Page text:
The Heart: is very special. Heart actually prefers fat as fuel. At any given time the heart uses somewhere between 60% to 90% energy from fat. Heart also does not have much room for any energy storage, so it has to constantly soak up glucose, fat and amino acids from the blood. (But too much fat in the blood can make the heart sick. We will get to it later.)

Fat tissues: play an important role in glucose regulation. To successfully store fat in non-toxic form, fat tissues need a little bit of glucose. The fat cells break the glucose to smaller fragment and then use those small sugar bits – like a key ring – to hang on to three fatty acid molecules making up what is known as triglycerides. In the fasted state, fat cells can release the stored fat which travels to the liver to be used for energy production. A special type of fat, called brown fat can also burn some fat to produce heat to warm up our body.

Muscle: is the most important organ for regulating glucose. Right after we eat, for the next 2-4 hours, our muscles can soak up a large amount of glucose and store them as glycogen. When we use our muscle, particularly when we do moderate to intense exercise, it breaks down glycogen and use glucose as an energy source, while the resting muscle prefers fat as an energy source. Although muscle can store a good chunk of carb as glycogen, it lacks a key enzyme that can release stored glucose to circulation. Therefore, muscle almost acts as a one way street for absorbing glucose. This is important to remember. Because the more muscle you have and the more active you are, you are more likely to soak up glucose and burn them directly. In other words, even though our brain can use 120 g of sugar everyday, there is no evidence that thinking hard can make our brain work faster and use more than usual amount of blood sugar. Similarly, the glycogen stored in liver is used primarily for use by the rest of the body. Fat cells do not absorb too much glucose nor can they store them. Skeletal muscles are also site where a large about of proteins can be stored. After many hours of fasting, some of these muscle proteins are broken down and released into the blood to be absorbed by liver to make glucose.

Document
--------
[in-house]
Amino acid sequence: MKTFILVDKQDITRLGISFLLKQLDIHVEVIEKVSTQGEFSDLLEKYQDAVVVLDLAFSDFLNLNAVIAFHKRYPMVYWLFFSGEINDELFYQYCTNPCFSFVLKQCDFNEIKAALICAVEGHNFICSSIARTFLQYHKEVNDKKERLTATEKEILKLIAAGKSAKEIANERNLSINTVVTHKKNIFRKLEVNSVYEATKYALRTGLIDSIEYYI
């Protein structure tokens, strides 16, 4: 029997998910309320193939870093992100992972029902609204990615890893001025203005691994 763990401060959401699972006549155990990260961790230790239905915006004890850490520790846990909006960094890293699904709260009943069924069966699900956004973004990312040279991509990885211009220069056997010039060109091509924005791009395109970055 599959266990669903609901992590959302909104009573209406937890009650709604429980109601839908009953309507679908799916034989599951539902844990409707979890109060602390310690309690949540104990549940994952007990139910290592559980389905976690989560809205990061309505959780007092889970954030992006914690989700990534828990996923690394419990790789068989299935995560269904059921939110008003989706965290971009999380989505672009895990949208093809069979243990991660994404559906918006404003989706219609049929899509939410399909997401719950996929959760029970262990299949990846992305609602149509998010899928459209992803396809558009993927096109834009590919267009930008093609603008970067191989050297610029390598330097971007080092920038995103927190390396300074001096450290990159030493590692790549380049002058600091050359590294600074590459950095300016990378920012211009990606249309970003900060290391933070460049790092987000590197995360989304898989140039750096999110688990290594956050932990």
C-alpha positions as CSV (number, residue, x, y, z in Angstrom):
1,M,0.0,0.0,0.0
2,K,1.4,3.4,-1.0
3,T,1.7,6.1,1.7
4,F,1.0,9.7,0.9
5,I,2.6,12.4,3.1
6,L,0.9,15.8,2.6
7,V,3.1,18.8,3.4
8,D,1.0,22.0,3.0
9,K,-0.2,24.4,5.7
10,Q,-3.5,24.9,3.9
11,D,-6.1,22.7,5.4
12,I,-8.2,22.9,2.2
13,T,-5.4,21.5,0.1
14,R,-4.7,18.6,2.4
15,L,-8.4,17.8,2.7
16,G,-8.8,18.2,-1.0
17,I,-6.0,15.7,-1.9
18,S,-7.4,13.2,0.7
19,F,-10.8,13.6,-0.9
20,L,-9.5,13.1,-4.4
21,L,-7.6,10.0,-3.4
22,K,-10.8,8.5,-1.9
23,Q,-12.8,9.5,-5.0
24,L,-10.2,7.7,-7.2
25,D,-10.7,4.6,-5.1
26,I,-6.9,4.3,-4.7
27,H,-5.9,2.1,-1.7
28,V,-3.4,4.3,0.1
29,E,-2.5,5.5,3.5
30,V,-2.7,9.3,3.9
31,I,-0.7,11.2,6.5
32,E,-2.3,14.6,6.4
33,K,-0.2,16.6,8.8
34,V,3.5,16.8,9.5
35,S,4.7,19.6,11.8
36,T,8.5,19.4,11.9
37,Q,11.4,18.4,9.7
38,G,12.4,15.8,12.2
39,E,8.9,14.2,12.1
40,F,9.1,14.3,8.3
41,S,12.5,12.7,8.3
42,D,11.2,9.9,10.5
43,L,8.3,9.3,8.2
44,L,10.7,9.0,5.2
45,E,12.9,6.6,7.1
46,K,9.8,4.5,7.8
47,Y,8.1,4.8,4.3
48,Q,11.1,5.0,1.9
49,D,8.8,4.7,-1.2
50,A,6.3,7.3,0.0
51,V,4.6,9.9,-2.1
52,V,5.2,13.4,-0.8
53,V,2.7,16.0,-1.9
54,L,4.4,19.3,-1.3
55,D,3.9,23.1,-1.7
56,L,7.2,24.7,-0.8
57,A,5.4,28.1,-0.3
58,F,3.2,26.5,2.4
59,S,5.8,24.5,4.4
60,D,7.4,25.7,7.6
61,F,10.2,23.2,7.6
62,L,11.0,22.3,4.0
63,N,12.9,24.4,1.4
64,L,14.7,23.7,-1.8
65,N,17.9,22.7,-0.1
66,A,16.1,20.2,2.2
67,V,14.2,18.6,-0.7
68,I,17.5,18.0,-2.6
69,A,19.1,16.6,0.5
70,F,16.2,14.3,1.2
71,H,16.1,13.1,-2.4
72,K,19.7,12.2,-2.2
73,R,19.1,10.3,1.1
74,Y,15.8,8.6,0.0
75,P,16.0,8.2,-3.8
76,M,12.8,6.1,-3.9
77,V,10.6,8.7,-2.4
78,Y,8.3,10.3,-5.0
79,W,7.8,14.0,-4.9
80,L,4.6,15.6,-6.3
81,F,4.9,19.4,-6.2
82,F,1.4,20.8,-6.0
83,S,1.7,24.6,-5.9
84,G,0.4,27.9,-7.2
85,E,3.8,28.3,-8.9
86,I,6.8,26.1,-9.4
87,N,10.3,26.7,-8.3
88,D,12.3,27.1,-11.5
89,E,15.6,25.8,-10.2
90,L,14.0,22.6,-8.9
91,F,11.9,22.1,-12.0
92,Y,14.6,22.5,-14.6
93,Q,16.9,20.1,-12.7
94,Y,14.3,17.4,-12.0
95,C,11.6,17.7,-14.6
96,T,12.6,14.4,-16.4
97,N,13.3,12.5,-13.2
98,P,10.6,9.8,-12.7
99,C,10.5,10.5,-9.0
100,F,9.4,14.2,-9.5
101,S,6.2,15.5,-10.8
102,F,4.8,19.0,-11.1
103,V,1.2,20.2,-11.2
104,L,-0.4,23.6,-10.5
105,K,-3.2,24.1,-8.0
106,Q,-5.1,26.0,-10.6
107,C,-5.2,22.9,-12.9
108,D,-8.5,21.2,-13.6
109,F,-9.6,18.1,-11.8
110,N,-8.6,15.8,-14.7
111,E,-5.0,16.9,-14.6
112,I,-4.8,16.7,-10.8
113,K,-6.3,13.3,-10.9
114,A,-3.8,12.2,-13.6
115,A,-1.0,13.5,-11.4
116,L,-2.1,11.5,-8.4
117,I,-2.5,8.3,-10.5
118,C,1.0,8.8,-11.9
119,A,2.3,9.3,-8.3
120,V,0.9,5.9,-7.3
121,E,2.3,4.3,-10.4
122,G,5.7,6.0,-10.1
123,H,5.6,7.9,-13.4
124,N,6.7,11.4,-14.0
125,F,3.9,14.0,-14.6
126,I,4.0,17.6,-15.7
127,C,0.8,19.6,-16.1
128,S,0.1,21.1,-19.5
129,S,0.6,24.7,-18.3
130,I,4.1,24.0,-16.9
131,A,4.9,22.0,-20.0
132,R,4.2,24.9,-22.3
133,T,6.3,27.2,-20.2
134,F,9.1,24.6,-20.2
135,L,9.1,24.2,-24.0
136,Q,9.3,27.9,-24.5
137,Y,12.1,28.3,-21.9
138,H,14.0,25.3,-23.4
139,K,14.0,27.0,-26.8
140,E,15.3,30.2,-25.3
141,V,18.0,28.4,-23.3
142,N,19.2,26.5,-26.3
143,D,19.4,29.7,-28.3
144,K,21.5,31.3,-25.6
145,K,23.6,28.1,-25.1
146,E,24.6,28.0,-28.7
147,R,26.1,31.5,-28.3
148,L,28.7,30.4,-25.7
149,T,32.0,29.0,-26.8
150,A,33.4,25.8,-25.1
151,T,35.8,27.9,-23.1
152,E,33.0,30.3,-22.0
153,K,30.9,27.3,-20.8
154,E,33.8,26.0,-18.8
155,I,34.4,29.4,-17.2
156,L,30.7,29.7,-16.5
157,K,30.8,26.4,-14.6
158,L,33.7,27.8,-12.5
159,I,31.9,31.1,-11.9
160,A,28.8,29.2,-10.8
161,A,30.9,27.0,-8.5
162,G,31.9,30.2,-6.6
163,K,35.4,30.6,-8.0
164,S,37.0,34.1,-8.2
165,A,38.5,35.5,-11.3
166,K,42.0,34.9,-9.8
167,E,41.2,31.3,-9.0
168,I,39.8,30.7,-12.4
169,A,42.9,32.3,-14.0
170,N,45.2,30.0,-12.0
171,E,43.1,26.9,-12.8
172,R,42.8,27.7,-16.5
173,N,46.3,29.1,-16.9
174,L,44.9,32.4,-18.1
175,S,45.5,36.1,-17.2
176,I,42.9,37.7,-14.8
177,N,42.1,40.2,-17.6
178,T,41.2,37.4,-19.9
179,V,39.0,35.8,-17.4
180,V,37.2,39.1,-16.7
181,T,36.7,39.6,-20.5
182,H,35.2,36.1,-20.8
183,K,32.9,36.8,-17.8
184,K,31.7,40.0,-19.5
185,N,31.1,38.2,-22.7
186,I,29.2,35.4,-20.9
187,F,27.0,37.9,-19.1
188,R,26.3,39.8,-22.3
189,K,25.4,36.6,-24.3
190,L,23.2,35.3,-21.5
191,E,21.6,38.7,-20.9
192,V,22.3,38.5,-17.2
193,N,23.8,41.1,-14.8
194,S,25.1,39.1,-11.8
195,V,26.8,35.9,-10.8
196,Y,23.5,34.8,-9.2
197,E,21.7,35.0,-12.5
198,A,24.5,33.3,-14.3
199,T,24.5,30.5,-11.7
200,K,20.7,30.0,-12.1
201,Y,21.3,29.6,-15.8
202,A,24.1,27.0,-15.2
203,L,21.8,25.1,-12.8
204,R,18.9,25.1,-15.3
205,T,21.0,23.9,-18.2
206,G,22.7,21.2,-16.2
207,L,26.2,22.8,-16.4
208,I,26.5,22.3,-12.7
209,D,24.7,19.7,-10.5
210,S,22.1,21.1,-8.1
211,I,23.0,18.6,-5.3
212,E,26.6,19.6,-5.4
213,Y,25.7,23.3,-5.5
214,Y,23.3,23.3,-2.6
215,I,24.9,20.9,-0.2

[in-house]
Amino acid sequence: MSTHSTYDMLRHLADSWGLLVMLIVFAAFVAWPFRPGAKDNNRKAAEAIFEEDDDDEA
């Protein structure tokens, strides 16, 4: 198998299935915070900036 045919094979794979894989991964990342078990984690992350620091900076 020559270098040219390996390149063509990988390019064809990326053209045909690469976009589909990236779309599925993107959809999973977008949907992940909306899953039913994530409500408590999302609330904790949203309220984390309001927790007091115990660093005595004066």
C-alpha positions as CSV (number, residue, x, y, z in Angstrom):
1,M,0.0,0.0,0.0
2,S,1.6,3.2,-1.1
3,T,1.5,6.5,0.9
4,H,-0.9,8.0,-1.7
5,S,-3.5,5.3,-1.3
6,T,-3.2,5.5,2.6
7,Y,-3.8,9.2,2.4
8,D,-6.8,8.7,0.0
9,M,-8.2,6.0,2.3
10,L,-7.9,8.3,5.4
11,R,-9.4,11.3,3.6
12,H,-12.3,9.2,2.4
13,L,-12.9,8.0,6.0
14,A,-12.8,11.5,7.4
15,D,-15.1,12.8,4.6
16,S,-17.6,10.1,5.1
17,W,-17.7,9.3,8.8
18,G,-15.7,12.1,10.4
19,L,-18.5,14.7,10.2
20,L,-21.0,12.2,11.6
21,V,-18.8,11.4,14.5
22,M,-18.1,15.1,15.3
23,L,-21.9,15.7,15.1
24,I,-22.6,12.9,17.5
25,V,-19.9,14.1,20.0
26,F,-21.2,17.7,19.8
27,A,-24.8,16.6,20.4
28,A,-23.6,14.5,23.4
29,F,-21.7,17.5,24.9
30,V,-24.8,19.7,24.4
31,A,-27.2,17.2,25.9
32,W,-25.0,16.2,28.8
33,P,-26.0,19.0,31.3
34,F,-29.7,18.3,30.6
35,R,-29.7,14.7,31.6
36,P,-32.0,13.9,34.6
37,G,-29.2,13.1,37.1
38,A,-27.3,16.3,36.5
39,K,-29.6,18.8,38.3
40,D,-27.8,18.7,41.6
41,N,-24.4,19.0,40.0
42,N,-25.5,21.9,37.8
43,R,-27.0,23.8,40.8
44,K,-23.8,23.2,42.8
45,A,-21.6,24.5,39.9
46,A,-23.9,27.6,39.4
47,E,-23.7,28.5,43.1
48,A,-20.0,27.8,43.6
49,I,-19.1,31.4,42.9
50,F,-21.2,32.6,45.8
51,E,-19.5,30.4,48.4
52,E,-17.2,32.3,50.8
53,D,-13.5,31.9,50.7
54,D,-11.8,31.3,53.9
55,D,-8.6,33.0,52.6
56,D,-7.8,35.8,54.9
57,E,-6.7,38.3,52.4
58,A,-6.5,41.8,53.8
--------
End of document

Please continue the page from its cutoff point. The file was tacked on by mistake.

What is the role of kidney? Our kidneys filter our blood almost 60 times every day. During the process, the kidneys reabsorb glucose and necessary electrolytes from our blood. For these functions, kidneys need a good amount of energy. Although it weighs only 0.5% of our body weight, kidneys can consume as much as 10% of the oxygen we take in. During extreme starvation, kidneys can produce as much as 50% of our blood sugar.

The take home messages are

Every organ in our body has some preference for glucose or fat as energy source. That’s why eating a balanced diet is to feed each organ its preferred food.

Protein is rarely used as energy source in the fed state, but can be broken down to supply glucose in fasted state.

Our body stores a good amount of energy as glycogen, fat and protein so that we can easily go through several hours or even a couple of days without food.